18 Mar 2012

Provides: Bayonet-mount Wide Angle and Fisheye lenses for iPhone, with Telephoto lens coming soon

Developer: Schneider Optics
: iPhone 4/4S
Price: $200
Available: Now

The iPhone is now the camera of choice for millions of amateur photographers, and due to its habit of being constantly by your side, it is becoming a solid piece of gear for professional photographers, too. Realizing this trend, Schneider Optics—  the US subsidiary of German optic manufacturer Schneider-Kreuzbach—is on a mission to bring more functionality to the camera you carry with you all the time. Given the price point, Schneider is clearly targeting serious amateurs and professionals, and the iPro Lens system generally lives up to those users’ expectations…with one exception.

The Kit

The iPro ships in a box that looks for all the world like a new iPhone—nearly the same dimensions, with a single image and text in Myriad Pro on the front. Inside you will find the universal iPhone 4/4S case, and a combination handle/lens storage/tripod adaptor unit. This brilliant three-in-one serves to hold both the fisheye and wide angle lenses securely, and it also screws into either side of the iPhone case to serve as a comfortable handle or universal tripod adaptor. The handle features two compartments, into which each lens fits snugly using the bayonet mount. The entire package is about three inches long and one inch wide, meaning it is easily carried in a pocket; the artistic freedom allowed by the iPro does not destroy the ease or portability of the iPhone’s camera.

To attach a lens, you simply thread the metal fins on the lens bayonet mount into the opening on the iPhone case (which is aligned with the iPhone’s camera). The flash is covered when using a lens, but is available when no lens is attached. Quality of the handle and lenses is superb, with metal threads on the handle/tripod mount and excellent optic quality on the lenses (more on that below). Unfortunately, Schneider cut some corners on the case, which is pretty cheap plastic and offers nothing but scratch protection for the iPhone. The application/removal process involves bending the case in such a way that it is guaranteed to break eventually, and the threads for attaching the handle to the iPhone are plastic. Photographers generally care about the quality of the glass above all, and in this respect Schneider delivers. But for $200, your expectations for the case are bound to be a bit higher than what Schneider delivers.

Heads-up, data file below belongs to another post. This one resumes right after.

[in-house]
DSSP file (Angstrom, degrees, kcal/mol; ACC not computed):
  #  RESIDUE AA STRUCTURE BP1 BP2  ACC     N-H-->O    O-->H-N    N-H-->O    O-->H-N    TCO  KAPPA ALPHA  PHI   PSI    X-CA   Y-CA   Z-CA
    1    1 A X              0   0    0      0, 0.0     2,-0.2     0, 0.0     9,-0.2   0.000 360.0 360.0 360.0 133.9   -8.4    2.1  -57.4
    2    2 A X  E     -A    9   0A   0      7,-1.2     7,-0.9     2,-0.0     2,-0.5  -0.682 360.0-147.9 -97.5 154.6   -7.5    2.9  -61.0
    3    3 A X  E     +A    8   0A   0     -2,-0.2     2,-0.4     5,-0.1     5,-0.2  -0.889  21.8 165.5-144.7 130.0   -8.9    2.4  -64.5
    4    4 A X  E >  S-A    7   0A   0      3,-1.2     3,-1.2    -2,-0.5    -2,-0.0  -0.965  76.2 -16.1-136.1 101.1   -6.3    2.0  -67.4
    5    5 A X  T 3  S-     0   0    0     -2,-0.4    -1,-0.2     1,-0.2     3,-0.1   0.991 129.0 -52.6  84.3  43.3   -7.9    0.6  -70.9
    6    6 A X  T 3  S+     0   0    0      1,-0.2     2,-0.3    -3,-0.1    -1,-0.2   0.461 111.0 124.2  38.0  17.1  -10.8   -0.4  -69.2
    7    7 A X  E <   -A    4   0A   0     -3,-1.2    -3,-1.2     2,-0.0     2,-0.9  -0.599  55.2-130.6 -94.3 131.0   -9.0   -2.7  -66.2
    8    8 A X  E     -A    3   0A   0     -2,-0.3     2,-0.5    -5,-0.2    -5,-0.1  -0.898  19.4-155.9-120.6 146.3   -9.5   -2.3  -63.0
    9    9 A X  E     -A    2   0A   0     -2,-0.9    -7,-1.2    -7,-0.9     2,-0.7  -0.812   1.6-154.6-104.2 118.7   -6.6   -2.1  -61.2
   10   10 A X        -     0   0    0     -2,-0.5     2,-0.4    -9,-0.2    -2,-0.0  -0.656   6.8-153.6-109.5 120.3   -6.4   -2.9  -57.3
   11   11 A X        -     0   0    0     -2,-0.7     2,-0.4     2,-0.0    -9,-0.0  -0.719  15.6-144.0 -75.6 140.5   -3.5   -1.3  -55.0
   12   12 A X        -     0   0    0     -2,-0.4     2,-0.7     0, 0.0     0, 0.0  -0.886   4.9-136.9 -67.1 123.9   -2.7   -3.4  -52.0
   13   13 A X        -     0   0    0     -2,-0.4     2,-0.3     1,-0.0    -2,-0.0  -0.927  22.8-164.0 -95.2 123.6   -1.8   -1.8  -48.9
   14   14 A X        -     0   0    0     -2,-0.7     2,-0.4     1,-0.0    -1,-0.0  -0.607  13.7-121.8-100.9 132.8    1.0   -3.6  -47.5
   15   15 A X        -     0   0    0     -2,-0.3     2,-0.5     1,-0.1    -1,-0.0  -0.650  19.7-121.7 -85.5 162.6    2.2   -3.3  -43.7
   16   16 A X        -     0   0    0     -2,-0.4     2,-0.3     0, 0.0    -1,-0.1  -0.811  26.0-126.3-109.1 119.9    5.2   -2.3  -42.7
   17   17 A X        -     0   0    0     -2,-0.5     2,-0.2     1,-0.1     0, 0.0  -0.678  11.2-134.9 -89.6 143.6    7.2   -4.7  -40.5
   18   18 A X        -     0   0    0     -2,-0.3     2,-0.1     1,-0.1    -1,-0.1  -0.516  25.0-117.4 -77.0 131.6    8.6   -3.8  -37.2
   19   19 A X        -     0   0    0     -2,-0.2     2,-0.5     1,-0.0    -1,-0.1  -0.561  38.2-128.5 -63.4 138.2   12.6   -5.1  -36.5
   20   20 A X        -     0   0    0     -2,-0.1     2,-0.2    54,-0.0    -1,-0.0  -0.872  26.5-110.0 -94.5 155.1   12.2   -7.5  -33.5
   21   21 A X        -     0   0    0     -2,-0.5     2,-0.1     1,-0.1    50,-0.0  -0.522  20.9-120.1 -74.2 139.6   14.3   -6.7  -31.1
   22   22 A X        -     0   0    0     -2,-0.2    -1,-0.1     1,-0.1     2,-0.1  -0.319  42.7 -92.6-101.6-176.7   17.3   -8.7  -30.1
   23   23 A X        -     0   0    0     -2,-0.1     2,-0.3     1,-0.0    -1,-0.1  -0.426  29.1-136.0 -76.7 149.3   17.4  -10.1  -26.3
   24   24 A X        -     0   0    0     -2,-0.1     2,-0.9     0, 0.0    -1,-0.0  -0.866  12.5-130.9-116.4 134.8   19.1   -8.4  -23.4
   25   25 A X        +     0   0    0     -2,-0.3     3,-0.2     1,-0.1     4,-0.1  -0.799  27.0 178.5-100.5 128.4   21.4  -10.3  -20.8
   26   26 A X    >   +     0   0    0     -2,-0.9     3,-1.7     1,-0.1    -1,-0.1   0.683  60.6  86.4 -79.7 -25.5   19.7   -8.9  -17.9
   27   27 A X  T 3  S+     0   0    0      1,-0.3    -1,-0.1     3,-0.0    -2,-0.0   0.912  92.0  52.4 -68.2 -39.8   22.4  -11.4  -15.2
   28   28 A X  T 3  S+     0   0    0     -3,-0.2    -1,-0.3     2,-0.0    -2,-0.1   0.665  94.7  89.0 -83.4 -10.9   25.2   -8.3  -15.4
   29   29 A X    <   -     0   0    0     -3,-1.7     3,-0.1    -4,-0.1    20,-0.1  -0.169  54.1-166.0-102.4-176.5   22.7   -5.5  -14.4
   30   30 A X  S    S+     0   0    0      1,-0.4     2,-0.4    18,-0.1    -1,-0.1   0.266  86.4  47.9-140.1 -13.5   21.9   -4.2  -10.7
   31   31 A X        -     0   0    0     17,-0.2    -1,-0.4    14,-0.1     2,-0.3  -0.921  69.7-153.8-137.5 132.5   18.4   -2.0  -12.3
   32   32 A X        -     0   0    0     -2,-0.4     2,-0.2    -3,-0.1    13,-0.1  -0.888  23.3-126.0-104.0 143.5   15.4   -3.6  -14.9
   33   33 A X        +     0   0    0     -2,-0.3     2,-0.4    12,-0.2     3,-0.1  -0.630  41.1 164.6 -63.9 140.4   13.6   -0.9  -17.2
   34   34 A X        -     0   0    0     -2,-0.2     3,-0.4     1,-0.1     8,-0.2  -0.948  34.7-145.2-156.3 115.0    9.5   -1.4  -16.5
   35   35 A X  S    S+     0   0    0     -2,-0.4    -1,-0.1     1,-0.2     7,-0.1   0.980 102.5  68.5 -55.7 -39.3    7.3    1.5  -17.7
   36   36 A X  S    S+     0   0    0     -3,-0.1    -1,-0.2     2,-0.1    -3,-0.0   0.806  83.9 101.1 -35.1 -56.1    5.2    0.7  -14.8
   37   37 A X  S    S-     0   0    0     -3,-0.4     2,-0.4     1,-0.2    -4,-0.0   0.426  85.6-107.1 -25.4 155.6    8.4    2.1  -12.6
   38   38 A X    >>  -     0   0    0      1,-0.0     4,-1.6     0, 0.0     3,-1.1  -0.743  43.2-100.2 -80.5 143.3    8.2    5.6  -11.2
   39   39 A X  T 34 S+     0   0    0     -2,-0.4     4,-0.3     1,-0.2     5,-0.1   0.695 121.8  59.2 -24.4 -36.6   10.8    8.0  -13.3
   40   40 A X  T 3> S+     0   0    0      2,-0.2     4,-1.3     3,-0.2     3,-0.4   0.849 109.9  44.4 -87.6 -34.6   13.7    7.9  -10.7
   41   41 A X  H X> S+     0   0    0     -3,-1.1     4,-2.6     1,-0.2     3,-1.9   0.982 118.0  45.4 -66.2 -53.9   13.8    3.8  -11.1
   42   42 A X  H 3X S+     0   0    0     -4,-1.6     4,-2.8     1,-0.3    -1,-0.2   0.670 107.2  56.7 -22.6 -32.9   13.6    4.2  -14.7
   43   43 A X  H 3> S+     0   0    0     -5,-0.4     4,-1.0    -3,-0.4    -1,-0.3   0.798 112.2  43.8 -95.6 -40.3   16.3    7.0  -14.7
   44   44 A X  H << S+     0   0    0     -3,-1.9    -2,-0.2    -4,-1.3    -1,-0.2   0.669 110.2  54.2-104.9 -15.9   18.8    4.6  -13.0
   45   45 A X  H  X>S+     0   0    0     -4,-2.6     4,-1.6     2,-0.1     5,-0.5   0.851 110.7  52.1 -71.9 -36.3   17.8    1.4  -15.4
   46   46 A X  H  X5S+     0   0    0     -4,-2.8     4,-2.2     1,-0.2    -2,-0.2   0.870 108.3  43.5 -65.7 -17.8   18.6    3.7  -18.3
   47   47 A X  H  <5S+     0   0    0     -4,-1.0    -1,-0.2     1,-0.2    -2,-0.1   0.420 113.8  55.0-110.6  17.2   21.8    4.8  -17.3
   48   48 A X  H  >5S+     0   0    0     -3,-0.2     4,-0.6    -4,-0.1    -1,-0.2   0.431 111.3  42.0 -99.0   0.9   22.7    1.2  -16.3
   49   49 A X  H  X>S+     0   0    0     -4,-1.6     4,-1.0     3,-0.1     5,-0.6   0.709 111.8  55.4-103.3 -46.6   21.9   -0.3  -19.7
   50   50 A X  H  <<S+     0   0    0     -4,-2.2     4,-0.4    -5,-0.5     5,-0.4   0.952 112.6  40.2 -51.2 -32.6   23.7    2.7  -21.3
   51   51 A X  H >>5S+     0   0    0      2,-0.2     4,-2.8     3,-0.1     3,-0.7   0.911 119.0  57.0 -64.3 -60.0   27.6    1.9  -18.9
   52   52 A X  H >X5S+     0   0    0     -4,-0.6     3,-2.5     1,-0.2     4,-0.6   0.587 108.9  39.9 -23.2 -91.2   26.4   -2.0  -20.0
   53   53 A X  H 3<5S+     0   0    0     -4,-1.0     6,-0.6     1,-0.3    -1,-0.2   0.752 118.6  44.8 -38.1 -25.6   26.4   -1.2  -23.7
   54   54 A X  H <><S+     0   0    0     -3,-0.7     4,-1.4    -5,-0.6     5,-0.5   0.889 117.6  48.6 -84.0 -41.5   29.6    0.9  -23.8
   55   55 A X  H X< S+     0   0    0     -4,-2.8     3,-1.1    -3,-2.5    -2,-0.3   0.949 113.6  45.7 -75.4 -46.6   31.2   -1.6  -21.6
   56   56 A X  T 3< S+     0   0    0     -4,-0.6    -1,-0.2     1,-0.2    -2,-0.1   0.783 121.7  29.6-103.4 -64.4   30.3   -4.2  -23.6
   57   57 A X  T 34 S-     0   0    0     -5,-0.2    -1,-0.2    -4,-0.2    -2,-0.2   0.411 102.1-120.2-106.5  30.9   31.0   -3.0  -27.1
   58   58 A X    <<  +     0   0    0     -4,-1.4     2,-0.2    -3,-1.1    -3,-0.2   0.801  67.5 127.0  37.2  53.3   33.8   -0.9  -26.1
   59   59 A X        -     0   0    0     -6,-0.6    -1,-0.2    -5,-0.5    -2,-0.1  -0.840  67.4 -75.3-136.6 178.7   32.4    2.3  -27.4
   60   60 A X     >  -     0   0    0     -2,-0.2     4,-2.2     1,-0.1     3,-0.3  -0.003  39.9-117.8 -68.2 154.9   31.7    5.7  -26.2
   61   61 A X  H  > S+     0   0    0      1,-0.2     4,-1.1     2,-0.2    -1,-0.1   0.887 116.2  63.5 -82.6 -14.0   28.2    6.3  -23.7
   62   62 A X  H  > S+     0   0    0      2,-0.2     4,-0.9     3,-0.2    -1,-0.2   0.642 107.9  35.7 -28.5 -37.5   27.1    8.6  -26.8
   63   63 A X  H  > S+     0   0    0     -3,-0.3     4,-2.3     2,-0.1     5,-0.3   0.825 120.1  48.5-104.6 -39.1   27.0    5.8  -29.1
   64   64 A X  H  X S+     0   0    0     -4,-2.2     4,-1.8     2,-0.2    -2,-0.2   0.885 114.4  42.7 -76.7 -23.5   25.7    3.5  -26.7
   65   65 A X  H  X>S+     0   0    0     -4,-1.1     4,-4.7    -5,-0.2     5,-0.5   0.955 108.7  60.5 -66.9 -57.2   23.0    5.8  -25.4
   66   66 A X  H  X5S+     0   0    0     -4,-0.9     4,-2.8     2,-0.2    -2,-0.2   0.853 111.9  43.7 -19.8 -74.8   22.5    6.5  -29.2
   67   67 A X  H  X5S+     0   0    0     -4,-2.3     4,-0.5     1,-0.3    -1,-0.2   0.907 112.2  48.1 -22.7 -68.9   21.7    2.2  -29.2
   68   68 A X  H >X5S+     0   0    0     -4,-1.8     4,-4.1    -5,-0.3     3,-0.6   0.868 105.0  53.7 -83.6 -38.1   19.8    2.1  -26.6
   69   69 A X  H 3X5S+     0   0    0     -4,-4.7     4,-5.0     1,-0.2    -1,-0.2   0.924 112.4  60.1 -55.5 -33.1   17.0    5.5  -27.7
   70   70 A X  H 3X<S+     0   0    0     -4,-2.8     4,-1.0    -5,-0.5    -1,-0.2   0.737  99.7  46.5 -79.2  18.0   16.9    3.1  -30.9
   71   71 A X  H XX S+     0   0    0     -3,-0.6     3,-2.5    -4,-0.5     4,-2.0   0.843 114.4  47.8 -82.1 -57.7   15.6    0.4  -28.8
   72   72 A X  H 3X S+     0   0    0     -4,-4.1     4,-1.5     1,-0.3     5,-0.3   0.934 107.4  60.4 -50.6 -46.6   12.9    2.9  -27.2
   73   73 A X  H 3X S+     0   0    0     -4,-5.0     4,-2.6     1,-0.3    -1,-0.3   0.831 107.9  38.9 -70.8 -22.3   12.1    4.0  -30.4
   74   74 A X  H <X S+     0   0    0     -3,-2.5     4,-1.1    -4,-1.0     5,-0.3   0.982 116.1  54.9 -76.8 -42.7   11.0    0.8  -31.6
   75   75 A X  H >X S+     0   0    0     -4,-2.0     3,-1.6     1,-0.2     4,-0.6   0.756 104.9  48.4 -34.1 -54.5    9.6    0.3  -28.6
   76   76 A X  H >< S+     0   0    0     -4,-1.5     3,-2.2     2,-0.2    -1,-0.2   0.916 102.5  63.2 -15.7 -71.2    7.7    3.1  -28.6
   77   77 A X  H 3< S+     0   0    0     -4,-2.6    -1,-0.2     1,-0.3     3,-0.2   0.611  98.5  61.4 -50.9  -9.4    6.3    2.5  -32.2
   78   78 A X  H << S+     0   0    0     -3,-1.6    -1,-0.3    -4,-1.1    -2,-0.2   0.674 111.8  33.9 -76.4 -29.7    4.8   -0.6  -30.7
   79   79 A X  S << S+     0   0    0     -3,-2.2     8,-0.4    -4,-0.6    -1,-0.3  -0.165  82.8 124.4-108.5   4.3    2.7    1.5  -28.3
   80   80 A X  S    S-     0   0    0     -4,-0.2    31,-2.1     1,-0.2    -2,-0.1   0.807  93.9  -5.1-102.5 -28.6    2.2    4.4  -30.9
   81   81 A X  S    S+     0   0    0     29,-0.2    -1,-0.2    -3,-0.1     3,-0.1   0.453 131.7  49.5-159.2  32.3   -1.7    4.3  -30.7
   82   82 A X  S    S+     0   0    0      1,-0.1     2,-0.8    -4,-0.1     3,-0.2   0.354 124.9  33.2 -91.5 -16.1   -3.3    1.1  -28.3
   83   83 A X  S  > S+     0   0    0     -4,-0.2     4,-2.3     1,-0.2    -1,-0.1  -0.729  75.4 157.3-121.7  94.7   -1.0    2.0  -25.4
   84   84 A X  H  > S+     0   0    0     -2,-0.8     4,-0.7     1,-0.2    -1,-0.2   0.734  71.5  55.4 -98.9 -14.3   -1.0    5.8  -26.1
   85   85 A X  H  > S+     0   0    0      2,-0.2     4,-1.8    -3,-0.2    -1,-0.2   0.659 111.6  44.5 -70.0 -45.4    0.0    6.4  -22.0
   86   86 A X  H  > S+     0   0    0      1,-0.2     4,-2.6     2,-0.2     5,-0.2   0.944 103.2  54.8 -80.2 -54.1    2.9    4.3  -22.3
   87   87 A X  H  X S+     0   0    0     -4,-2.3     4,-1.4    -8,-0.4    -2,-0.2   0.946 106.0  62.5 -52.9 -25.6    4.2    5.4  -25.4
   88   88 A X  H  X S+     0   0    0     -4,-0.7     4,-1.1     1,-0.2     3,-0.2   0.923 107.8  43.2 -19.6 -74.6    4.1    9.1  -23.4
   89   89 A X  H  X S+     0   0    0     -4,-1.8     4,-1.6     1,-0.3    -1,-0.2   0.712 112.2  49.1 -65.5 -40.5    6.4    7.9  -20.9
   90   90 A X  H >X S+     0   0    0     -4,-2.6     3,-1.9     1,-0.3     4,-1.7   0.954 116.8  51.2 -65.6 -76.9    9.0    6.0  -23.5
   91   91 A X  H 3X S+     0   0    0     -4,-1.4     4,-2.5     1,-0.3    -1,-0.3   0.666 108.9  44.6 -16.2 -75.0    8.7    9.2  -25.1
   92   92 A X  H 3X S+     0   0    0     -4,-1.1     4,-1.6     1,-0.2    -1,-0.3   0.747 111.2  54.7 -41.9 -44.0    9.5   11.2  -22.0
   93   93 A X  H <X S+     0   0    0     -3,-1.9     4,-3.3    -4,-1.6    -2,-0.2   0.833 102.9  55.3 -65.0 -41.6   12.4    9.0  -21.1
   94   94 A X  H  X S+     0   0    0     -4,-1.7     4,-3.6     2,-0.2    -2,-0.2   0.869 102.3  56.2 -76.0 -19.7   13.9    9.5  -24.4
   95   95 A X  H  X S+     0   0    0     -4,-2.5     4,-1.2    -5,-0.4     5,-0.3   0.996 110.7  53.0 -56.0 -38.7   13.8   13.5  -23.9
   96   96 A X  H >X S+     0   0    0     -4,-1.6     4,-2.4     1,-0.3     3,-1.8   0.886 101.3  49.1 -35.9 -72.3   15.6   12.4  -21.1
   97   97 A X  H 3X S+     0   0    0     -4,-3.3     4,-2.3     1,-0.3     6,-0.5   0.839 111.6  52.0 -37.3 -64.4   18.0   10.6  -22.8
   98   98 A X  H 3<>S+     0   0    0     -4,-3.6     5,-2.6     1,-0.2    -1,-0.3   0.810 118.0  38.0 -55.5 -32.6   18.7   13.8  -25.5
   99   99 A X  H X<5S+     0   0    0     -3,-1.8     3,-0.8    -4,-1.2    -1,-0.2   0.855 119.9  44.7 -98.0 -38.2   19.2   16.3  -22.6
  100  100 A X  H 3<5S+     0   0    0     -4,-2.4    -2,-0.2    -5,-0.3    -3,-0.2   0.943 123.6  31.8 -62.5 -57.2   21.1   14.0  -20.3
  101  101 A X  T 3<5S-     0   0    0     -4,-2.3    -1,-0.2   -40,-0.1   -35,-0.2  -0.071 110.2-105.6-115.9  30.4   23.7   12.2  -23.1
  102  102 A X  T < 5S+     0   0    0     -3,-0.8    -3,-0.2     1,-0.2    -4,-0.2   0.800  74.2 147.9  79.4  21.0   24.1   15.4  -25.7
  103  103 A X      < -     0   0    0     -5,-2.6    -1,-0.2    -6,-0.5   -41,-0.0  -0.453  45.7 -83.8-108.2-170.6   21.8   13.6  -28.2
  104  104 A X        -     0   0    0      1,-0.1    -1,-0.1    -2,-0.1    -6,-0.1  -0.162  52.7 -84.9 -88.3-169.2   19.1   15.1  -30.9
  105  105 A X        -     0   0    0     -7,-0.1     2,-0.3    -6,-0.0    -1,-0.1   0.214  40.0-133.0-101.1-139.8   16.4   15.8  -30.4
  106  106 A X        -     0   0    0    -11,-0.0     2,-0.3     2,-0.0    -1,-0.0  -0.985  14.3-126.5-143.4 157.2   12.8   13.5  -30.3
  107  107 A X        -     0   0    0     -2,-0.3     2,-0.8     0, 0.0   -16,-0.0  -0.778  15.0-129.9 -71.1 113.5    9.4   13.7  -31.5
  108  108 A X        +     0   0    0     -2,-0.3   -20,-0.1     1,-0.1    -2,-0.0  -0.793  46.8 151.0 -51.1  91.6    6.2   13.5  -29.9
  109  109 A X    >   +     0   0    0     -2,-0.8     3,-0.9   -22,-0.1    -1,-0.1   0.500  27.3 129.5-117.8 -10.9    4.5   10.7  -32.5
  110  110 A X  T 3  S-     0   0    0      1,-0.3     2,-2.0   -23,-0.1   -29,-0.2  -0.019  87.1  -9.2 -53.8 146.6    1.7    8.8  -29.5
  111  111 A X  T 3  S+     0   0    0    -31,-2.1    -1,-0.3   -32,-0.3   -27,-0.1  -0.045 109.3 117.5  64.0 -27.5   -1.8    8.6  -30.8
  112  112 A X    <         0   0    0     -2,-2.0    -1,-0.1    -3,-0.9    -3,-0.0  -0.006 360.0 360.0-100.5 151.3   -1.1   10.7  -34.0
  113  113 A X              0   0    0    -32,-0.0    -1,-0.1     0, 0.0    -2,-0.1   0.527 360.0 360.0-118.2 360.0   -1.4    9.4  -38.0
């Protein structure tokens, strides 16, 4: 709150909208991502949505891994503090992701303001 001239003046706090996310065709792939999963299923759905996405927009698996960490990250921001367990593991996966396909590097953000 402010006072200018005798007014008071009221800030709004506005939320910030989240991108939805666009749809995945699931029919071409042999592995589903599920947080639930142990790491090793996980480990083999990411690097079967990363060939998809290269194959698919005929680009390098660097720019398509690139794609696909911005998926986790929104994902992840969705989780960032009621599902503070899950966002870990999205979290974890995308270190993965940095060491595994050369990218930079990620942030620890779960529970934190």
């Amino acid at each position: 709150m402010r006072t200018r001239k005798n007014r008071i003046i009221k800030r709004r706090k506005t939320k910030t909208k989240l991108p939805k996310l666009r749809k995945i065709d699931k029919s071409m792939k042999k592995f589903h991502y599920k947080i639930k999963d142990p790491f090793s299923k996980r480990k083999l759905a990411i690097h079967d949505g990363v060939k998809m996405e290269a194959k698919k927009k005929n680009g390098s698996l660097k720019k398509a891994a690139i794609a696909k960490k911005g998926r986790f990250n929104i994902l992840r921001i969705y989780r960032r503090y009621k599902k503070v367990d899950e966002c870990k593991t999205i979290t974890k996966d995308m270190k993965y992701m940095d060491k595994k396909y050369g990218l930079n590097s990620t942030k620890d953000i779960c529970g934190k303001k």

The Glass

Gripes about cheap plastic aside, the iPro Lens system delivers superb images. Appletell reviewed another iPhone lens add-on called the ōlloclip, which comes in at only $70 and delivers good images for for the casual snapshot taker. The iPro Lens system, on the other hand, would not be out of place in the gear bag of a professional landscape photographer or student film maker, which is a testament both to the work Apple put into the iPhone’s camera design and Schneider’s superlative lens design (they have almost 90 years of optics manufacturing experience).

The wide angle lens increases the iPhone still camera’s field of view by 35% (the iPhone crops the sensor down to 1920 x 1080 for video, so the wide angle lens restores nearly the full frame to iPhone videos). Unlike the ōlloclip, which exhibited significant barrel distortion, the iPro stays razor-sharp and demonstrates only the slightest distortion at the very edge of the frame.

The increased field of view is especially useful for architecture photography; shots of the newly rising One World Trade Center tower were nearly impossible to capture with the iPhone’s camera, but adding the wide angle lens easily accommodated the whole building. The iPhone’s autoexposure took advantage of the additional light and re-exposed; serious photographers may want to use the iPhone’s AE/AF lock to avoid this.

The iPro’s fisheye lens provides a remarkable 165° field of view that allows for truly unique perspectives and some stunning images. In still photographs, the fisheye produces a vignette, leaving sections of all four corners blank. For videos, this vignetting and part of the more intensely warped edges are cropped.  The effect of the fisheye in video mode is more subtle, but nonetheless spectacular.

The field of view provided by the fisheye is in fact so extreme, it can be difficult to keep your hands out of the picture!  If you want to avoid this,  it is better to hold the iPhone directly rather than using the handle.

Overall, the iPro Lens system is a stellar upgrade for the iPhone’s already admirable camera. For the serious amateur or professional photographer, it provides the perfect mix of high quality optics with portability that allow you to carry around enhancement lenses. The Achilles heel of the whole setup really is the plastic case, which is downright flimsy in comparison to the rest of the kit. That either needs to be upgraded or needs to be available for purchase separately.

Apart from that issue, the iPro Lens really is an amazing camera enhancement for the iPhone 4/4S.

Schneider Optics iPro Lens Review

(Via Appletell.)